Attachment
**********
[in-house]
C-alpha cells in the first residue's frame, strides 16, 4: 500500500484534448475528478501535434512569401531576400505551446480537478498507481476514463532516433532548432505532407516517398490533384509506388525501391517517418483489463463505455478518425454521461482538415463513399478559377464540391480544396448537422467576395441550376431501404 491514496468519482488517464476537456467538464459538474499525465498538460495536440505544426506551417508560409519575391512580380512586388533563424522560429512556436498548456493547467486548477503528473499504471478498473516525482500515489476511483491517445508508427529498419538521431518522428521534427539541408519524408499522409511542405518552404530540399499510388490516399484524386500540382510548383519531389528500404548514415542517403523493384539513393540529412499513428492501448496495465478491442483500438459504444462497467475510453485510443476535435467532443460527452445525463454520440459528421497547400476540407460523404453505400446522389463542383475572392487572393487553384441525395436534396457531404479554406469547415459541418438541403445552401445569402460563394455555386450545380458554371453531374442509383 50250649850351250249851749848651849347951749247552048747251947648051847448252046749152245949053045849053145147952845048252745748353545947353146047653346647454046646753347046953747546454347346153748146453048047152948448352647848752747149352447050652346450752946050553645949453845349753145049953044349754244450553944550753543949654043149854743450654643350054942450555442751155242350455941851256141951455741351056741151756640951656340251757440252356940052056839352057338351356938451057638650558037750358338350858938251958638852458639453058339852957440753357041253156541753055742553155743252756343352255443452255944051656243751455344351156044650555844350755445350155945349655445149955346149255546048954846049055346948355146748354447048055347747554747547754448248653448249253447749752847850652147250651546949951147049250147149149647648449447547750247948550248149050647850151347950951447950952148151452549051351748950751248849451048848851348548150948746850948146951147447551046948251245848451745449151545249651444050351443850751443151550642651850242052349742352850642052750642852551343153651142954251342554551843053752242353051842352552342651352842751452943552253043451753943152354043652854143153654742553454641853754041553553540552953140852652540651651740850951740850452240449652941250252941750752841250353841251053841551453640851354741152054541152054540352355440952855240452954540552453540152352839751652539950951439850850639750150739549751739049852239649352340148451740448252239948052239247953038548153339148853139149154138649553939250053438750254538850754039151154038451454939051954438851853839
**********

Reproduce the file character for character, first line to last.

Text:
[in-house]
C-alpha cells in the first residue's frame, strides 16, 4: 500500500484534448475528478501535434512569401531576400505551446480537478498507481476514463532516433532548432505532407516517398490533384509506388525501391517517418483489463463505455478518425454521461482538415463513399478559377464540391480544396448537422467576395441550376431501404 491514496468519482488517464476537456467538464459538474499525465498538460495536440505544426506551417508560409519575391512580380512586388533563424522560429512556436498548456493547467486548477503528473499504471478498473516525482500515489476511483491517445508508427529498419538521431518522428521534427539541408519524408499522409511542405518552404530540399499510388490516399484524386500540382510548383519531389528500404548514415542517403523493384539513393540529412499513428492501448496495465478491442483500438459504444462497467475510453485510443476535435467532443460527452445525463454520440459528421497547400476540407460523404453505400446522389463542383475572392487572393487553384441525395436534396457531404479554406469547415459541418438541403445552401445569402460563394455555386450545380458554371453531374442509383 50250649850351250249851749848651849347951749247552048747251947648051847448252046749152245949053045849053145147952845048252745748353545947353146047653346647454046646753347046953747546454347346153748146453048047152948448352647848752747149352447050652346450752946050553645949453845349753145049953044349754244450553944550753543949654043149854743450654643350054942450555442751155242350455941851256141951455741351056741151756640951656340251757440252356940052056839352057338351356938451057638650558037750358338350858938251958638852458639453058339852957440753357041253156541753055742553155743252756343352255443452255944051656243751455344351156044650555844350755445350155945349655445149955346149255546048954846049055346948355146748354447048055347747554747547754448248653448249253447749752847850652147250651546949951147049250147149149647648449447547750247948550248149050647850151347950951447950952148151452549051351748950751248849451048848851348548150948746850948146951147447551046948251245848451745449151545249651444050351443850751443151550642651850242052349742352850642052750642852551343153651142954251342554551843053752242353051842352552342651352842751452943552253043451753943152354043652854143153654742553454641853754041553553540552953140852652540651651740850951740850452240449652941250252941750752841250353841251053841551453640851354741152054541152054540352355440952855240452954540552453540152352839751652539950951439850850639750150739549751739049852239649352340148451740448252239948052239247953038548153339148853139149154138649553939250053438750254538850754039151154038451454939051954438851853839